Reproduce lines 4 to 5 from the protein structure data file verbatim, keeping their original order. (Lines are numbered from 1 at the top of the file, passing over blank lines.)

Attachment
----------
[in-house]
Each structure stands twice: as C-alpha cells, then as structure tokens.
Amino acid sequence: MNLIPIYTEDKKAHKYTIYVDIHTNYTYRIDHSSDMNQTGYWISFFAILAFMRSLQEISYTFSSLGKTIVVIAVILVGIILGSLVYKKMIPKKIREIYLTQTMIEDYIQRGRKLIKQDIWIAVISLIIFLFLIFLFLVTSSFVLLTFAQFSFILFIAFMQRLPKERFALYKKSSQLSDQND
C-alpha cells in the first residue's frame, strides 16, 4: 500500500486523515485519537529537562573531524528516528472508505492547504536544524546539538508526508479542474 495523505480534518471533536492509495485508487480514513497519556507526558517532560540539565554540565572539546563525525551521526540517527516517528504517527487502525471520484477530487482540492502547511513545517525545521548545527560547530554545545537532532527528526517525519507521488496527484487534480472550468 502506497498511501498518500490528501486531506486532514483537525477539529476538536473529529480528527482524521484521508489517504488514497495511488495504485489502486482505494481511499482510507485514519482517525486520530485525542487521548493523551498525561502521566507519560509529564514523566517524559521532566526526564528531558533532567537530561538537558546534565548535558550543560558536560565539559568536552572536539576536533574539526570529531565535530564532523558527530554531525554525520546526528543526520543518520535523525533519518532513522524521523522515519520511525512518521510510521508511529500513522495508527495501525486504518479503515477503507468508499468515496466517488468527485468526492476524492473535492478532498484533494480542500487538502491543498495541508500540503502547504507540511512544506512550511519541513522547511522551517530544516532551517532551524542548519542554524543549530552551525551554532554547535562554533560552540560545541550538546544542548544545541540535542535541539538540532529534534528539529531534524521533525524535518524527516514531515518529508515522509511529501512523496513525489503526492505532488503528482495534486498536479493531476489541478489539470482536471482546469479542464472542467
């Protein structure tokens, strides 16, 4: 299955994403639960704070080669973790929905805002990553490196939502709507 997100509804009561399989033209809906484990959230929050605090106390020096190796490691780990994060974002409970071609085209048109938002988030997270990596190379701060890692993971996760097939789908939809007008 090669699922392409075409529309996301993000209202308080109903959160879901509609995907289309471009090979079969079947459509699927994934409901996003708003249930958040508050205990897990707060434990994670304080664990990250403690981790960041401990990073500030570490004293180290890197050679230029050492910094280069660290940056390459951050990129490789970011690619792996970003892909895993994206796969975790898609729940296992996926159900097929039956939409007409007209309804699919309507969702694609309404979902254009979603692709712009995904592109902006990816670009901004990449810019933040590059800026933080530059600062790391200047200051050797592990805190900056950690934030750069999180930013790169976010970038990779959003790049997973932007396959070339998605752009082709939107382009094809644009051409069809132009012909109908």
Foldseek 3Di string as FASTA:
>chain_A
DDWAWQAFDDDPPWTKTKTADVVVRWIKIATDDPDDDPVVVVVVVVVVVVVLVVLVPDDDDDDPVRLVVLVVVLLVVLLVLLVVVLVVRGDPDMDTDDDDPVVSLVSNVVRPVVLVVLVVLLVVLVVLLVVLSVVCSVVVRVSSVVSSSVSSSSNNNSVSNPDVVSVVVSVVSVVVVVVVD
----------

C-alpha cells in the first residue's frame, strides 16, 4: 500500500486523515485519537529537562573531524528516528472508505492547504536544524546539538508526508479542474 495523505480534518471533536492509495485508487480514513497519556507526558517532560540539565554540565572539546563525525551521526540517527516517528504517527487502525471520484477530487482540492502547511513545517525545521548545527560547530554545545537532532527528526517525519507521488496527484487534480472550468 502506497498511501498518500490528501486531506486532514483537525477539529476538536473529529480528527482524521484521508489517504488514497495511488495504485489502486482505494481511499482510507485514519482517525486520530485525542487521548493523551498525561502521566507519560509529564514523566517524559521532566526526564528531558533532567537530561538537558546534565548535558550543560558536560565539559568536552572536539576536533574539526570529531565535530564532523558527530554531525554525520546526528543526520543518520535523525533519518532513522524521523522515519520511525512518521510510521508511529500513522495508527495501525486504518479503515477503507468508499468515496466517488468527485468526492476524492473535492478532498484533494480542500487538502491543498495541508500540503502547504507540511512544506512550511519541513522547511522551517530544516532551517532551524542548519542554524543549530552551525551554532554547535562554533560552540560545541550538546544542548544545541540535542535541539538540532529534534528539529531534524521533525524535518524527516514531515518529508515522509511529501512523496513525489503526492505532488503528482495534486498536479493531476489541478489539470482536471482546469479542464472542467
């Protein structure tokens, strides 16, 4: 299955994403639960704070080669973790929905805002990553490196939502709507 997100509804009561399989033209809906484990959230929050605090106390020096190796490691780990994060974002409970071609085209048109938002988030997270990596190379701060890692993971996760097939789908939809007008 090669699922392409075409529309996301993000209202308080109903959160879901509609995907289309471009090979079969079947459509699927994934409901996003708003249930958040508050205990897990707060434990994670304080664990990250403690981790960041401990990073500030570490004293180290890197050679230029050492910094280069660290940056390459951050990129490789970011690619792996970003892909895993994206796969975790898609729940296992996926159900097929039956939409007409007209309804699919309507969702694609309404979902254009979603692709712009995904592109902006990816670009901004990449810019933040590059800026933080530059600062790391200047200051050797592990805190900056950690934030750069999180930013790169976010970038990779959003790049997973932007396959070339998605752009082709939107382009094809644009051409069809132009012909109908």